Now it’s hard to find a lab concentrating solely on embryonic cloning. Jamie Thomson, the first to pluck viable cells from a human embryo and grow them in culture, for instance, recently took charge of an institute focusing primarily on iPS cells. Although the technique is inefficient so far—less than 1 percent of cells become pluripotent—scientists see the iPS approach as a speedier path to cells suitable for disease research and, ultimately, the clinic.
With iPS, Wilmut enthuses, his team can study cell lines instead of wrestling to get them. “All you have to do is take some skin cells from somebody who apparently has inherited the disease, scatter some ‘magic dust’ on them and wait for three weeks,” he says. “And you’ve got pluripotent cells.” Wilmut and his collaborators, including George Daley of Children’s Hospital Boston and Chris Shaw of King’s College London, hope to use iPS cells to pinpoint mutations involved in ALS.
The method still does not promise quick cures. In ALS, for instance, researchers must speed up disease development and co-culture the various cells involved in the condition. Scientists would like to avoid retroviral vectors, risky because they deliver the genes randomly into the chromosome. Moreover, the new genes might vary in activity level, turn on in surprising ways or negatively influence other genes. Some teams succeeded in making iPS cells without the tumor-producing gene that Yamanaka used, but they also found that, as a result, they ended up with many fewer iPS cells.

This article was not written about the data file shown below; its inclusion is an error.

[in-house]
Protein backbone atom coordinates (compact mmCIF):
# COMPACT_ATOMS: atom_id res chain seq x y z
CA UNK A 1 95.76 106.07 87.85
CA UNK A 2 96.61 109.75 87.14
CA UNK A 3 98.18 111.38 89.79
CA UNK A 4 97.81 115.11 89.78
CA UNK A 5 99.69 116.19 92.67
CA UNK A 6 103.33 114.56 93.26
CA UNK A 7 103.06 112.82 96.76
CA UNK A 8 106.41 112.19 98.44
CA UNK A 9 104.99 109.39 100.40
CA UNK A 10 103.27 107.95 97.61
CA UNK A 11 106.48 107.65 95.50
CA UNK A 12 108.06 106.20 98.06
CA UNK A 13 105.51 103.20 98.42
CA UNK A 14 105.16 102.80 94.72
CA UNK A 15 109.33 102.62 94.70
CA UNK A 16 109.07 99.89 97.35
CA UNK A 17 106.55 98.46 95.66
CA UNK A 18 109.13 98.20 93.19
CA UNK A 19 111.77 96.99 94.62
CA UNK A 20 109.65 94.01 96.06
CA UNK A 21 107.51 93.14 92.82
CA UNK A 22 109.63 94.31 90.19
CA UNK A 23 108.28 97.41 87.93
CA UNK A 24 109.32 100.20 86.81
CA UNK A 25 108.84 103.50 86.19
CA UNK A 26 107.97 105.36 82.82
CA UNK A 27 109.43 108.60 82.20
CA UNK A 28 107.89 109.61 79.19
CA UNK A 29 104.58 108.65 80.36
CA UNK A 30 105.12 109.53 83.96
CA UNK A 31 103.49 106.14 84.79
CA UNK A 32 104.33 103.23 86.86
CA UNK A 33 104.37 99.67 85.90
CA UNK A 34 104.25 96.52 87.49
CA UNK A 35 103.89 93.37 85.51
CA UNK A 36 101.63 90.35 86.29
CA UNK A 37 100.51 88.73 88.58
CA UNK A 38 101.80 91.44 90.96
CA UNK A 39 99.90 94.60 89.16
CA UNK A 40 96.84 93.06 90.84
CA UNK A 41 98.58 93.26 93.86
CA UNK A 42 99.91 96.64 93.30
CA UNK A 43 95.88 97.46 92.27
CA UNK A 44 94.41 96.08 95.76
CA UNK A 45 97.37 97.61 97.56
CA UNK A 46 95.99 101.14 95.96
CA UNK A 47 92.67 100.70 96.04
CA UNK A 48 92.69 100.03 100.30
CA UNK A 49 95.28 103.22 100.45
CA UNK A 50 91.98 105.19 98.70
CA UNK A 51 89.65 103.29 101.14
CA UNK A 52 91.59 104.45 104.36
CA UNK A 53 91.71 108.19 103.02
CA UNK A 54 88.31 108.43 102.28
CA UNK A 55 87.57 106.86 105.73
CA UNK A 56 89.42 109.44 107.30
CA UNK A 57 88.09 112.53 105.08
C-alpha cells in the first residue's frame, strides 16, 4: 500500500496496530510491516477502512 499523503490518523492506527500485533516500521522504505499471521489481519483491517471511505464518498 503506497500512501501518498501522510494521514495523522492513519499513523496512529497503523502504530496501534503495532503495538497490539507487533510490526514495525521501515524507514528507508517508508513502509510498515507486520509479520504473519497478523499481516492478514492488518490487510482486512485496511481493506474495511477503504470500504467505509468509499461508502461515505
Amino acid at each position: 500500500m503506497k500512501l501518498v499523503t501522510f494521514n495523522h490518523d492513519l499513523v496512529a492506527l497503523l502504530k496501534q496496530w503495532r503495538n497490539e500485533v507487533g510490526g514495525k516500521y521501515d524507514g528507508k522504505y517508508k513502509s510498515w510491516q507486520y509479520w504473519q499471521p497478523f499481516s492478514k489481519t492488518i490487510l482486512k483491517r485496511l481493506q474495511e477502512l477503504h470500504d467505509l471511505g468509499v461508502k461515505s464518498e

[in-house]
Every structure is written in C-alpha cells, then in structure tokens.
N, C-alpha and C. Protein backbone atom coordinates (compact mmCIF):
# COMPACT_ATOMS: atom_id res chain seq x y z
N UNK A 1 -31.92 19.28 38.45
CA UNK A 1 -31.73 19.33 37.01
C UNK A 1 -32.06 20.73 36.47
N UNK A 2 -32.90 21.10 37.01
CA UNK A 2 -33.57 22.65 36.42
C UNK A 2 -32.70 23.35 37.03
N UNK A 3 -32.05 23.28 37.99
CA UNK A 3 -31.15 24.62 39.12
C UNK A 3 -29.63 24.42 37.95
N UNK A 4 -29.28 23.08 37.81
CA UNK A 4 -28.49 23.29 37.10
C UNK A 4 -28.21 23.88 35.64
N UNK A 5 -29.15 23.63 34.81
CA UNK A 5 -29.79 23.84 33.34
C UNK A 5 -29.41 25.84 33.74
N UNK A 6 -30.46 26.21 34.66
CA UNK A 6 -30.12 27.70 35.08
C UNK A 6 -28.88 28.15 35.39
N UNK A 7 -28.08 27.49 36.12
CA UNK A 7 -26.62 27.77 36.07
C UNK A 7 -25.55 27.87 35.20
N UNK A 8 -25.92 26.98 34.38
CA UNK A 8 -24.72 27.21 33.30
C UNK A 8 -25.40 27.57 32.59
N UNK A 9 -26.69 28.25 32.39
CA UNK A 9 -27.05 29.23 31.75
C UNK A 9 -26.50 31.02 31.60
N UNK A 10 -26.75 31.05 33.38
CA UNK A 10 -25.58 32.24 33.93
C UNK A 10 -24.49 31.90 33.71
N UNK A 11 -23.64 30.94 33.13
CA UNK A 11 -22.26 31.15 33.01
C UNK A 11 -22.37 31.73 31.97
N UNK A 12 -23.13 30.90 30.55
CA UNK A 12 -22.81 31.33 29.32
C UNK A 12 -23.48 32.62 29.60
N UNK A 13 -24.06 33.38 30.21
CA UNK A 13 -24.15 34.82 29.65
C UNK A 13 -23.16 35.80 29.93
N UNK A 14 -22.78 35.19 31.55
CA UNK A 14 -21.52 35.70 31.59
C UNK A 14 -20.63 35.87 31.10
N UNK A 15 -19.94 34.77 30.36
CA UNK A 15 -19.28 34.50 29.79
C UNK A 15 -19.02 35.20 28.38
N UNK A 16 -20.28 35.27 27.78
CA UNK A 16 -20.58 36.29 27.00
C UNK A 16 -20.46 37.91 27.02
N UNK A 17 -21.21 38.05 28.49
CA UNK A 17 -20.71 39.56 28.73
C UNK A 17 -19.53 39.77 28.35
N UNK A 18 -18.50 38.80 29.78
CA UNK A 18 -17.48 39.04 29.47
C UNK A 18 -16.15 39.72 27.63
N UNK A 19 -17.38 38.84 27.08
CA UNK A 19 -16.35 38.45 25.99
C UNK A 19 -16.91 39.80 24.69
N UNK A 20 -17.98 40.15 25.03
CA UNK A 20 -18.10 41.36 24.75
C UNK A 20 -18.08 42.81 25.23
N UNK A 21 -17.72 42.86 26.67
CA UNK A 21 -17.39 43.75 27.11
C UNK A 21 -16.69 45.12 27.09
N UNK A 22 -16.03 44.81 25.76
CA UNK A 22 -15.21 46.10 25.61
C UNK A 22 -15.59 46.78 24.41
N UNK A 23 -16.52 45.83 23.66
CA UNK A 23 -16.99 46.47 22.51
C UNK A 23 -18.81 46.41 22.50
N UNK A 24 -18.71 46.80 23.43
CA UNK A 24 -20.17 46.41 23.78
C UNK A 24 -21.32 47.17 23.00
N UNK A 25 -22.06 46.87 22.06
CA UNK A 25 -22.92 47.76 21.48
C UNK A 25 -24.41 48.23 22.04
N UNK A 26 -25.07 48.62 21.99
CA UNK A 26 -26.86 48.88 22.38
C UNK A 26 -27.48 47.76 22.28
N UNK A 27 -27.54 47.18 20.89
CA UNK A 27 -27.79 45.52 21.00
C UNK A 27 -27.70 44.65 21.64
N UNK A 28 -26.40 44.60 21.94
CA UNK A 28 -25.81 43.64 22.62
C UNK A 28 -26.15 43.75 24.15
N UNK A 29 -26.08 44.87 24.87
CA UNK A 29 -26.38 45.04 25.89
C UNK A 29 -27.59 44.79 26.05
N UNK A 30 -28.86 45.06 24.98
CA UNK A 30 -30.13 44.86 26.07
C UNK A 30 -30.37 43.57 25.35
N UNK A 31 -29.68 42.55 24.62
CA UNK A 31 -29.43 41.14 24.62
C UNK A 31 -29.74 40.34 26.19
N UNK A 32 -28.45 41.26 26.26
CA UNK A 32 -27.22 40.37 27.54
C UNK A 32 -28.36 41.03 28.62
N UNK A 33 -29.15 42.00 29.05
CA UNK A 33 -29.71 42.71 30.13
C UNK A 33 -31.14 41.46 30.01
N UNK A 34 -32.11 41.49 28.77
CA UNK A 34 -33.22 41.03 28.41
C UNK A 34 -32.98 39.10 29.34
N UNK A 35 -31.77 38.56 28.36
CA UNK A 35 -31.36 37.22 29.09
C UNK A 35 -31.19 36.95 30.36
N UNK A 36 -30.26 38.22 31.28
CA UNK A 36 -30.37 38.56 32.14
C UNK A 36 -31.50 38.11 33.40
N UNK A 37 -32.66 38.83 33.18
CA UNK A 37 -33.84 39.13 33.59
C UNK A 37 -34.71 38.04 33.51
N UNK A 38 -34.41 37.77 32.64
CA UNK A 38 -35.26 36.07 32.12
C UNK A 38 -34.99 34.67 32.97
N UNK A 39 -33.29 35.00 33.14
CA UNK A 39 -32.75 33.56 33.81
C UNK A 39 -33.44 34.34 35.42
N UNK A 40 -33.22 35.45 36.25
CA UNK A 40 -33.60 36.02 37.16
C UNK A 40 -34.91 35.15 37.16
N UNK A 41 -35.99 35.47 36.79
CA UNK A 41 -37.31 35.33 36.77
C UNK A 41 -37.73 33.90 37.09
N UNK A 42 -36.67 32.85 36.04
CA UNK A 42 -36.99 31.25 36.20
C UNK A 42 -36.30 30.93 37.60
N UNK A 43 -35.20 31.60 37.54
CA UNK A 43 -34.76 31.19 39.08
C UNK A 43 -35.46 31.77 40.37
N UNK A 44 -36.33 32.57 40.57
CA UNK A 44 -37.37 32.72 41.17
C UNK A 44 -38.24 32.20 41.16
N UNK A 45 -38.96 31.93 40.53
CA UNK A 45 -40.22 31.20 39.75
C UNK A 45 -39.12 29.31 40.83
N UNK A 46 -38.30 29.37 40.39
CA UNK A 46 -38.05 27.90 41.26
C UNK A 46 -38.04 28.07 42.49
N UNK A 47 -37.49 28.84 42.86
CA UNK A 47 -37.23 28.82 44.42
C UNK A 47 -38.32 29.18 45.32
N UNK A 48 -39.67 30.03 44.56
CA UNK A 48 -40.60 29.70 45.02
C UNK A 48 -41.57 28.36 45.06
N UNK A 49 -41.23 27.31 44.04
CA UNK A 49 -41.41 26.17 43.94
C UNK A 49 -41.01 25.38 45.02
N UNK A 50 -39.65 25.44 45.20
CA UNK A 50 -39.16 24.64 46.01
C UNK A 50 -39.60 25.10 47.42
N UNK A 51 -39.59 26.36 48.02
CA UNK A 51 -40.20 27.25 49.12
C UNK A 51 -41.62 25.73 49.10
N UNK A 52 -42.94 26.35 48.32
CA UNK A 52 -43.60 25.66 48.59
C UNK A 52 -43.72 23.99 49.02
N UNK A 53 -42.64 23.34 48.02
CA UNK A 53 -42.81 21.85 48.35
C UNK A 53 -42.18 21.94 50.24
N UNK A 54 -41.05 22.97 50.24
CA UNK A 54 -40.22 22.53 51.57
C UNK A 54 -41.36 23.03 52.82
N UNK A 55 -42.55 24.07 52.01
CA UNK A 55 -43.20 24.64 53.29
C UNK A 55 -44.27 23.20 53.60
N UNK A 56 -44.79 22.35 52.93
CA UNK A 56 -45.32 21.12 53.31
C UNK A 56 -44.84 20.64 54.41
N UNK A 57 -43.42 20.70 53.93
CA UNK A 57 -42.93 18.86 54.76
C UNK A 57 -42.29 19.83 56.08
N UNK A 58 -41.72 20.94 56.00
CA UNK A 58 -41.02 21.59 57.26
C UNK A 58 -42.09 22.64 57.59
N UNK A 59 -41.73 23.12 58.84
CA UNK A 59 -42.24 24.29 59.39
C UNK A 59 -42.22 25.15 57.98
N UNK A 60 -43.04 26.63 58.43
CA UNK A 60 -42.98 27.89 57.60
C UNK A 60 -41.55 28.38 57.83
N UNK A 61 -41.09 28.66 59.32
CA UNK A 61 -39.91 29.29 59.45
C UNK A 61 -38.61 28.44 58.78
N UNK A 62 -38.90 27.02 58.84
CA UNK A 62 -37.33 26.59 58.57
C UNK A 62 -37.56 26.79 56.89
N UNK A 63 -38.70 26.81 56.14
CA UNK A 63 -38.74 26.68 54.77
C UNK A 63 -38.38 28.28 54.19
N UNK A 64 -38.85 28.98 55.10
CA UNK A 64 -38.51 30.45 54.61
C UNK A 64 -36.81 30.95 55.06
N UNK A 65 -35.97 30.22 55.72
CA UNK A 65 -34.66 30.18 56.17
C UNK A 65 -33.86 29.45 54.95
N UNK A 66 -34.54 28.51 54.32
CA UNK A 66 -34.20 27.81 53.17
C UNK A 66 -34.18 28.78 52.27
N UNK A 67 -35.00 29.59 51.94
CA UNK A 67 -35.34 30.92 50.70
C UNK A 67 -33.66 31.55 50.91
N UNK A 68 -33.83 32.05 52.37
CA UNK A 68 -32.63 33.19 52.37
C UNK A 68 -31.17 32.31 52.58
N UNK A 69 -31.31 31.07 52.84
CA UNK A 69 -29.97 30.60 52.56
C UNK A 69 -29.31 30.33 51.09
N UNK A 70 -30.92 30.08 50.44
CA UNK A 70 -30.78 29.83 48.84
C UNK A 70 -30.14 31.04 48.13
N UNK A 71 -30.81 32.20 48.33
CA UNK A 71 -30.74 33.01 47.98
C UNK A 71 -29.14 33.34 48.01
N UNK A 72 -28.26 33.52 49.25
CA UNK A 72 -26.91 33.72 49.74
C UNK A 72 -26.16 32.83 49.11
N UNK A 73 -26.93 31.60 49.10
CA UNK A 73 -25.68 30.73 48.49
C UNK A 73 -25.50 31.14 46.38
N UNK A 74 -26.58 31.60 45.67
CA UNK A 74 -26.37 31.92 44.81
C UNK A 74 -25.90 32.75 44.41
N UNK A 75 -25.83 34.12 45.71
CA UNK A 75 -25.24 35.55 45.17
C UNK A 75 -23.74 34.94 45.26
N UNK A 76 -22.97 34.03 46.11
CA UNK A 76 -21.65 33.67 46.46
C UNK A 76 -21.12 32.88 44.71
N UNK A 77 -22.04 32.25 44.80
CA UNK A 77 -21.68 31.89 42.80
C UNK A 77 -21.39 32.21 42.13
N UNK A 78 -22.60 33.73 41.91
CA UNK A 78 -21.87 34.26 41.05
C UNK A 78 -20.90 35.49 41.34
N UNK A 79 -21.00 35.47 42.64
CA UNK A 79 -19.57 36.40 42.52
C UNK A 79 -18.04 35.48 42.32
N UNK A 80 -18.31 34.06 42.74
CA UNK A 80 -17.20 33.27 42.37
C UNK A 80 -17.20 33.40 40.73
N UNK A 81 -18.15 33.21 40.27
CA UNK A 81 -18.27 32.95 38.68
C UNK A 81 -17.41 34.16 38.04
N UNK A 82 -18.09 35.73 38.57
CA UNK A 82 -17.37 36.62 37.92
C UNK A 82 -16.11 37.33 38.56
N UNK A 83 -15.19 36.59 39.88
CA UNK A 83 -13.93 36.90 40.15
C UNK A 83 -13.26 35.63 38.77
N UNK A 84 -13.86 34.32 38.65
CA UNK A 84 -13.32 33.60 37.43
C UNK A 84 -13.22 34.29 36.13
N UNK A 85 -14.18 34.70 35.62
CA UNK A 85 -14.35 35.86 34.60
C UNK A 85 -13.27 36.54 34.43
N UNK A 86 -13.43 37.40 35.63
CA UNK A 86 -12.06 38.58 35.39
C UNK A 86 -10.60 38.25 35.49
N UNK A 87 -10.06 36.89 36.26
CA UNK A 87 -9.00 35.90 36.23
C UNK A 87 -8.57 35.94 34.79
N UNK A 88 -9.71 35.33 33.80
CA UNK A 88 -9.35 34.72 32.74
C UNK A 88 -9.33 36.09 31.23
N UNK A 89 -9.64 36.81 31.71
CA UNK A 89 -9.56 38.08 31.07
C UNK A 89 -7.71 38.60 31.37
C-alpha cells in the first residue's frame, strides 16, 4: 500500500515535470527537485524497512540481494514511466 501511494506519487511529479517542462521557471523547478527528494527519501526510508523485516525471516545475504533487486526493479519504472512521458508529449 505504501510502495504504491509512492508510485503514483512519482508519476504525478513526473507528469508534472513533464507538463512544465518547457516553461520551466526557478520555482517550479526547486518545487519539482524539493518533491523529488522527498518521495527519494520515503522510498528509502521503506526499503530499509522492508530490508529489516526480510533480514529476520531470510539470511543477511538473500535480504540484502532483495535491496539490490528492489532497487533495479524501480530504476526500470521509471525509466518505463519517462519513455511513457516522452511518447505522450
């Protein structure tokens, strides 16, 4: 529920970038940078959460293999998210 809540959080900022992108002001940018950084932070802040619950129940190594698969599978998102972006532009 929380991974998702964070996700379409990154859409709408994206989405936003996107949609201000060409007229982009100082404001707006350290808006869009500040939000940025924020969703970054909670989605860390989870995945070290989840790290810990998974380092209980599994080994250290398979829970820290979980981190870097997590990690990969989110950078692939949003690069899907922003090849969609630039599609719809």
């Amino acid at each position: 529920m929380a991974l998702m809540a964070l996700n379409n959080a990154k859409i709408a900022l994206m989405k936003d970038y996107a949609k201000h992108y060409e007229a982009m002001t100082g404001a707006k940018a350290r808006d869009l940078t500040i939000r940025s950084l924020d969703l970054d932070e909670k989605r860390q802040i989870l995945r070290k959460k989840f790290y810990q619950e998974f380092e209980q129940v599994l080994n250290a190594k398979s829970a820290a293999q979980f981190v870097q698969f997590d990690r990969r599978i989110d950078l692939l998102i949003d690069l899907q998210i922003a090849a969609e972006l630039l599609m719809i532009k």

Scientists do not fully understand how iPS reprogramming works—the inserted genes might represent a core regulatory circuit, or they might activate other genes. It is also not clear whether the results subtly differ from embryonic stem cells. No one yet has grown the two and made a side-by-side comparison, and survival after transplantation remains an unknown for both.
The iPS cells may force biologists to throw out accepted ideas about what it means to be a differentiated cell, says Zwaka, whose lab is studying characteristics of embryonic stem cells. Perhaps, he suggests, it is not necessary to take an embryonic cell through every step of development to create a particular cell type. There may be a set of “master regulators” that would enable, say, a skin cell to become an adult neuron without passing through the embryonic state.
Despite leaping on the iPS bandwagon, Wilmut and other cloning pioneers insist that embryonic stem cell research should continue. SCNT has offered important lessons about basic biology and will continue to enable studies of cell programming and reprogramming outside the genome. Only embryonic cells can answer questions about fertility and very early human development. Scientists will also likely rely on SCNT to produce mammalian models of diseases such as cystic fibrosis and for agricultural applications such as producing human proteins in animal milk.
“It’s simply too early to start putting one avenue over another,” says Daley, who is also president of the International Society for Stem Cell Research. His lab is using both SCNT and iPS to understand pluripotency. Daley fears that public sentiment may turn against embryonic work and dash hopes that a new U.S. administration will open up opportunities to clone new cell lines for research.
Indeed, as scientists turn their attention elsewhere, opponents of embryonic cell research have seized on the moment to attack. “There is no valid reason for any human cloning” or embryo destruction, wrote Tony Perkins of the Family Research Council. It is hard to escape the sense that SCNT research is on the wane. The ethical barriers and short egg supply remain daunting. If iPS pans out, Wilmut predicts, nuclear transfer to produce cell lines may one day become a history lesson.
Note: This story was originally printed with the title, "No More Cloning Around".